How can I use a 2 or 4-wire PT100 probe with a West controller designed for 3-wire probes?

 

Below is based on connecting to a West  8100, 4100 4400 control.   The information is applicable to other controls although the terminal numbers will likely be different.

 

2 Wire Probes
It is possible to use a 2-wire PT100 probe with this instrument.  Connect the 2 wires from the probe to terminals 2 & 1.  Place a wire link from terminal 2 to terminal 3.  This simulates a 3-wire probe, and will indicate the correct value for probes with short leads.  It should be remembered that 2-wire probes do not allow the instrument to compensate for the resistance of the leads.  This can cause high readings when long leads are used. If this is the case, replace the 2-wire probe with a 3-wire type.

Using 4-wire probes
There are two types of 4-wire probe, shunt types which have two wires attached each side of the sensor element, and classic compensated types with a single wire attached to each side of the sensor element and a separate loop of wire to compensate for the length of the lead. It is possible to use either type of 4-wire probe with this instrument.

 

Shunt Types
Establish which wires are attached to each end of the sensor element using a resistance meter. A reading of approximately 100 to 110 ohms (at room temperature) between any two wires means that they are from different sides of the element.  A reading of approximately zero indicates that the two wires are connected to the same side of the element.  Connect the two wires from one side of the element, to terminals 2 & 3.  Connect one of the wires from the other side of the element to terminal 1.  DO NOT CONNECT THE 4th WIRE. This should be cut short or tied back so that it cannot contact any of the rear terminals on the unit.  This uses your 4-wire probe as a 3-wire probe, and will indicate the correct temperature.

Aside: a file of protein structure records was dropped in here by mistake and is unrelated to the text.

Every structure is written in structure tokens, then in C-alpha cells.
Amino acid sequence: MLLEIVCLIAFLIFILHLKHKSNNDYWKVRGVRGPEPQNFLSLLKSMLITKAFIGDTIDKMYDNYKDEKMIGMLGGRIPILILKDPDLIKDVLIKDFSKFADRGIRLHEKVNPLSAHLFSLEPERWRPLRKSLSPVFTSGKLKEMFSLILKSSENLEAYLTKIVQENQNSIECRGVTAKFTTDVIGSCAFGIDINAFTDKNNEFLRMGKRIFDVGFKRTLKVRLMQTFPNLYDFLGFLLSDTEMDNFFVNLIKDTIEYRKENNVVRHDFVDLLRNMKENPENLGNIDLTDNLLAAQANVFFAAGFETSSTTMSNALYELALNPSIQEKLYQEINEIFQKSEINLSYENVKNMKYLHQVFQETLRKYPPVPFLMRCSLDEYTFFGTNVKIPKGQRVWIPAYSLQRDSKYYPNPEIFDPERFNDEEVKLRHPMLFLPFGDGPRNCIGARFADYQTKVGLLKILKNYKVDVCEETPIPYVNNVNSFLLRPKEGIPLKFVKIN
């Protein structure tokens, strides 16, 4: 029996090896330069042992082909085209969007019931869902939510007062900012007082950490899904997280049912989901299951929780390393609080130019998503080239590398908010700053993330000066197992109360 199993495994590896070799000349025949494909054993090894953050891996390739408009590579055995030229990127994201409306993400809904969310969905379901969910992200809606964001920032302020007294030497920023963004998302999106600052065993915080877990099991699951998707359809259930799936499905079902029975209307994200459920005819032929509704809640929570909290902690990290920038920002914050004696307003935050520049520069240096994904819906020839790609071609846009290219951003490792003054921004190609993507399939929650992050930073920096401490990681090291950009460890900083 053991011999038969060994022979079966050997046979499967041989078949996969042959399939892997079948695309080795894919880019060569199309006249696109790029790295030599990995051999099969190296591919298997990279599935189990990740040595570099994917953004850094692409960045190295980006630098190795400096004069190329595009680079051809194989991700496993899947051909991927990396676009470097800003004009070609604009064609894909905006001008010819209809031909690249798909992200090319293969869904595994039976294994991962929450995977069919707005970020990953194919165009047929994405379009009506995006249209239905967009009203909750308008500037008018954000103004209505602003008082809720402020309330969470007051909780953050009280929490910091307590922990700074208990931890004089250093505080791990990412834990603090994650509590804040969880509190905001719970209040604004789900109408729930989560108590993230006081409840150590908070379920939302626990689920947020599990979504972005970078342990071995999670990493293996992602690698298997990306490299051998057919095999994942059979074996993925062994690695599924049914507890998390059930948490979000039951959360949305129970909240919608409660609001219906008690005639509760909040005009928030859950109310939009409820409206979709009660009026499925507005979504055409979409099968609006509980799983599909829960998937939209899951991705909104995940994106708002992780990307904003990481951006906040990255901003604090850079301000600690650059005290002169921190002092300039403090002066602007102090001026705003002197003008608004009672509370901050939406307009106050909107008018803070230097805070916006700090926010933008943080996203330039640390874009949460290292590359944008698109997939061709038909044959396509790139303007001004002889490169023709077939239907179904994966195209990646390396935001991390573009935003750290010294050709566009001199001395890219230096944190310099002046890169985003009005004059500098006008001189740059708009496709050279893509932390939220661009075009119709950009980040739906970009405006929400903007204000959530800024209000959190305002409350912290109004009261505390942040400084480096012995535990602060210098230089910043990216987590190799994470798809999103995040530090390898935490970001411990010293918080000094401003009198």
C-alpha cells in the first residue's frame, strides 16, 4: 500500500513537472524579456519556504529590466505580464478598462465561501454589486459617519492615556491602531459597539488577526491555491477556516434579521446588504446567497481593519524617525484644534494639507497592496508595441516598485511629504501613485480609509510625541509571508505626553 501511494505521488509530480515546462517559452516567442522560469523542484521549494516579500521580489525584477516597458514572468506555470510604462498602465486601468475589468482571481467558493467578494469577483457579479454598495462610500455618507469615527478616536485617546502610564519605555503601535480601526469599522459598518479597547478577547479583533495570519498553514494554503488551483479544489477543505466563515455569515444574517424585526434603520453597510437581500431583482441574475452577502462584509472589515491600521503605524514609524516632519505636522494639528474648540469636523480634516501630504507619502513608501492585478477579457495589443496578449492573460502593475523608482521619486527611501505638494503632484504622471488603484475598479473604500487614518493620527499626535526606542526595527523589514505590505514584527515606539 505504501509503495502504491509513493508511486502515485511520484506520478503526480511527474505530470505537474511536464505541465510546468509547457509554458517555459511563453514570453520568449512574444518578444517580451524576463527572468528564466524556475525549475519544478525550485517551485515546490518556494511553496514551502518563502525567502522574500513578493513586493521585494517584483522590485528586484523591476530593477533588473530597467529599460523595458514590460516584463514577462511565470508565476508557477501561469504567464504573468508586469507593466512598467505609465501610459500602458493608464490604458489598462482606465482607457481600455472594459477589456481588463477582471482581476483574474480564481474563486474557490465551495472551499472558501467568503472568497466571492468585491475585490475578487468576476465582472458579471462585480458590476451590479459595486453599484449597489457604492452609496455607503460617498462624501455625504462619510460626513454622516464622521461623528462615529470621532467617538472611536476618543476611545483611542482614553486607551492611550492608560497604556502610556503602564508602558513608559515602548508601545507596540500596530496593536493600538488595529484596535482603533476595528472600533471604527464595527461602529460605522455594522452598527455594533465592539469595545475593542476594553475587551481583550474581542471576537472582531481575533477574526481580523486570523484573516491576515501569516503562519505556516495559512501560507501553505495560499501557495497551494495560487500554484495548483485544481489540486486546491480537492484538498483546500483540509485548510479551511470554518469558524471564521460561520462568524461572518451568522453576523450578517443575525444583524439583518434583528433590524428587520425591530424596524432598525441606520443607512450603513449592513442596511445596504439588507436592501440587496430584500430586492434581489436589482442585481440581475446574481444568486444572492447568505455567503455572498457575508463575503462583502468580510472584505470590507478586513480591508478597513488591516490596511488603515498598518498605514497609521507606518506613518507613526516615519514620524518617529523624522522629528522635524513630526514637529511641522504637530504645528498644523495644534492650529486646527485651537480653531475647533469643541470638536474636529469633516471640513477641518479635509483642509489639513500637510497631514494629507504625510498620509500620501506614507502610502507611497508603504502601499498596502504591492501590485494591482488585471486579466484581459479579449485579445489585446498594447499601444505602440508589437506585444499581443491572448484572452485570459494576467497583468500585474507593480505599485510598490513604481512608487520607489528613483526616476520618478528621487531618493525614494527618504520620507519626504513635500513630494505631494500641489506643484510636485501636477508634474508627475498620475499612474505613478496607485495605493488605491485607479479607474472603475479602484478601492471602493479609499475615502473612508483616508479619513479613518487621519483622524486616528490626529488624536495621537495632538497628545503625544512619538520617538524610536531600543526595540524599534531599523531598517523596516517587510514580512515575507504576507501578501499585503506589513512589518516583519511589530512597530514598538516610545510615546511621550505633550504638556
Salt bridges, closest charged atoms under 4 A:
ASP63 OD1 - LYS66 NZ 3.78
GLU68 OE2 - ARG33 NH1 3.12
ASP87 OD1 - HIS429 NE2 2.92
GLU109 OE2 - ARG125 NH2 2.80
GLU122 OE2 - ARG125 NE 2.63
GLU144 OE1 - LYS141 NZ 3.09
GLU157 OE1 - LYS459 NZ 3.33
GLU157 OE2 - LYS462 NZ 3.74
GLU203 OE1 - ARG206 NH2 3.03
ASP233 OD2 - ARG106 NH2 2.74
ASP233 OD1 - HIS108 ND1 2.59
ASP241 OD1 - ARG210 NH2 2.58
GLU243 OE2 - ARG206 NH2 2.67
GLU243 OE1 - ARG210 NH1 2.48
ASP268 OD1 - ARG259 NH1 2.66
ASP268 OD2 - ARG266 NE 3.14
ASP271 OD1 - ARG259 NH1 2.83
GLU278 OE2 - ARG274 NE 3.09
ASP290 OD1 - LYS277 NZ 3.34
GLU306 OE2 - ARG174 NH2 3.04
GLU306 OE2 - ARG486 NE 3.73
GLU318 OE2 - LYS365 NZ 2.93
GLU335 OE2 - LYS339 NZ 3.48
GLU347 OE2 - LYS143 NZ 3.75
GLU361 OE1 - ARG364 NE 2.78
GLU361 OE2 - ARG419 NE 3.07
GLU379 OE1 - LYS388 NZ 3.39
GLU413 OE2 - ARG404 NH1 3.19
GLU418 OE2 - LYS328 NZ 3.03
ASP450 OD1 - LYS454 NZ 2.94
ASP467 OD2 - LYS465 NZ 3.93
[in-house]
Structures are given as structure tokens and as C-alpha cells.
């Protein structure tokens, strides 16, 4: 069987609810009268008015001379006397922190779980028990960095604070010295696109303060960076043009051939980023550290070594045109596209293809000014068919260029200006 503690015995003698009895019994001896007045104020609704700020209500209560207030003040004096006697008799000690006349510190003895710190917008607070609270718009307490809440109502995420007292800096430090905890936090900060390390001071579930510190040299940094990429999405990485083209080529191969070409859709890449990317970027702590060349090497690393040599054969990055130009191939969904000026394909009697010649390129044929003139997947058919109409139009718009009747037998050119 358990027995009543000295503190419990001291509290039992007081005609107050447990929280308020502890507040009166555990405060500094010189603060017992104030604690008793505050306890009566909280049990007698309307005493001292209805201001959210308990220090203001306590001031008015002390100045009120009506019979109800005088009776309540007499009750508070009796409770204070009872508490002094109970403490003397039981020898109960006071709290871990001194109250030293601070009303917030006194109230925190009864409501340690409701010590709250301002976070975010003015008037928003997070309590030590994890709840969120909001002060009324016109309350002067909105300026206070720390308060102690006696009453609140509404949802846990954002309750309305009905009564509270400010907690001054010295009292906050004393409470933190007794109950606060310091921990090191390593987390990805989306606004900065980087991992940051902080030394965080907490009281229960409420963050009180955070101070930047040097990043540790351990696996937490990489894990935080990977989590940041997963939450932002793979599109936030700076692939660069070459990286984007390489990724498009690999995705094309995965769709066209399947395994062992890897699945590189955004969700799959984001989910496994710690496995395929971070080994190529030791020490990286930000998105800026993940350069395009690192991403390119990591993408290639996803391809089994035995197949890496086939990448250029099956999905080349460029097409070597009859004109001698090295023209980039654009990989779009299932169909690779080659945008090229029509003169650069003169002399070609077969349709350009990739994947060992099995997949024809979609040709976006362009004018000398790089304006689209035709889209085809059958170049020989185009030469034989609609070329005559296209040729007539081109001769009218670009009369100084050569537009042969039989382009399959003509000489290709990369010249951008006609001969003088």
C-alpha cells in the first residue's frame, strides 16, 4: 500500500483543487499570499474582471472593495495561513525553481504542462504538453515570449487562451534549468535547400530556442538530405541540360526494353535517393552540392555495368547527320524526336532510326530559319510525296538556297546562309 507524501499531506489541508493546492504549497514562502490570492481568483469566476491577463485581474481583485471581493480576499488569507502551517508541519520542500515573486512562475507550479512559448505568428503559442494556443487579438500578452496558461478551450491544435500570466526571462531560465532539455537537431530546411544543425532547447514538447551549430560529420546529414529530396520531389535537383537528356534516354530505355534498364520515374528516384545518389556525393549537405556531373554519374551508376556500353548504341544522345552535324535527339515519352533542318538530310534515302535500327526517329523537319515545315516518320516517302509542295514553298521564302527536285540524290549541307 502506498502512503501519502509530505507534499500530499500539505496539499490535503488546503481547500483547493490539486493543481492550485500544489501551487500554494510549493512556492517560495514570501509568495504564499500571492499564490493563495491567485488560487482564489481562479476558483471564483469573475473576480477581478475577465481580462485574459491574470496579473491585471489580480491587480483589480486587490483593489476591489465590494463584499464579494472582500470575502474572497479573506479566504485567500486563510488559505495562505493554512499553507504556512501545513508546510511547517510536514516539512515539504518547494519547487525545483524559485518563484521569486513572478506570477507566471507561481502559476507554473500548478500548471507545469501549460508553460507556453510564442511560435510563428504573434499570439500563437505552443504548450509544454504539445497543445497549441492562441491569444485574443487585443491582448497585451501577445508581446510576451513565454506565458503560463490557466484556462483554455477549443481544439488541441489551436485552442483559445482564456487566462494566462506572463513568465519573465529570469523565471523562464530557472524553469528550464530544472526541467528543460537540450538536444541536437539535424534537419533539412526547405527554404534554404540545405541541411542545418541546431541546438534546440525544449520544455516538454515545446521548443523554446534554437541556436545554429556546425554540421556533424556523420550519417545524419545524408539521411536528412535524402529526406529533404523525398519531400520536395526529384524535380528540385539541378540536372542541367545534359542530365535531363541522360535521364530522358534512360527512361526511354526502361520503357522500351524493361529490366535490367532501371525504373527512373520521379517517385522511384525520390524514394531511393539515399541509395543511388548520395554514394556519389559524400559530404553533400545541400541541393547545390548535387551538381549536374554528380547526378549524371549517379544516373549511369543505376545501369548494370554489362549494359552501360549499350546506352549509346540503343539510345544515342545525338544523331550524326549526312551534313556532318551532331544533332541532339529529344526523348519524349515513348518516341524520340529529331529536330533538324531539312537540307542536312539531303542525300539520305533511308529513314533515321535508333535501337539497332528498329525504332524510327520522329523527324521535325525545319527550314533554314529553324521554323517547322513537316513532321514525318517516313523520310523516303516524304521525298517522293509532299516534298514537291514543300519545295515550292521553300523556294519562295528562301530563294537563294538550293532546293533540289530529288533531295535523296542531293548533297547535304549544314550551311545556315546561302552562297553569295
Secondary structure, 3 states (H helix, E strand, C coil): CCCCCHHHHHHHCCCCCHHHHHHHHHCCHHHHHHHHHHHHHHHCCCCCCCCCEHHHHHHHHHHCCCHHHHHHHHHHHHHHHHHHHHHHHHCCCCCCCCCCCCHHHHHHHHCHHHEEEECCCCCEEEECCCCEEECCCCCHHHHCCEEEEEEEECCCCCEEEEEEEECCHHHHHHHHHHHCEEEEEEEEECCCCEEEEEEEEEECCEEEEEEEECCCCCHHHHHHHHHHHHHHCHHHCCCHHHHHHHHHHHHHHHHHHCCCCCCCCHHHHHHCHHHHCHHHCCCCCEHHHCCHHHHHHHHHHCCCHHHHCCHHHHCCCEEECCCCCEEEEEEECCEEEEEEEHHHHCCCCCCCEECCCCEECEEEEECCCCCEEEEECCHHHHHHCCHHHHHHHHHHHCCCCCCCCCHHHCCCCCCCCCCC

Classic Types
Establish which wires are attached to the sensor element using a resistance meter.  A reading of approximately 100 to 110 ohms (at room temperature) between any two wires means that they are connected to the element.  A reading of approximately zero indicates that the two wires form the compensation loop.  If the reading is open circuit then one wire is from the element, while the other is from the compensation loop.  Connect the two wires from the element, to terminals 2 & 1.  Place a wire link from terminal 2 to terminal 3. DO NOT CONNECT THE COMPENSATING LOOP WIRES.  These should be cut short or tied back so that they cannot contact any of the rear terminals on the unit. Using this loop as the link between terminals 2 & 3 will cause the instrument to over compensate for the length of lead.  This uses your 4-wire probe as a 2-wire probe. The link from 2 to 3 simulates a 3-wire probe, and will indicate the correct value for probes with short leads. It should be remembered that 2-wire probes do not allow the instrument to compensate for the resistance of the leads. This can cause high readings if long lead lengths are used. If this is the case, replace the 4-wire probe with a 3-wire type.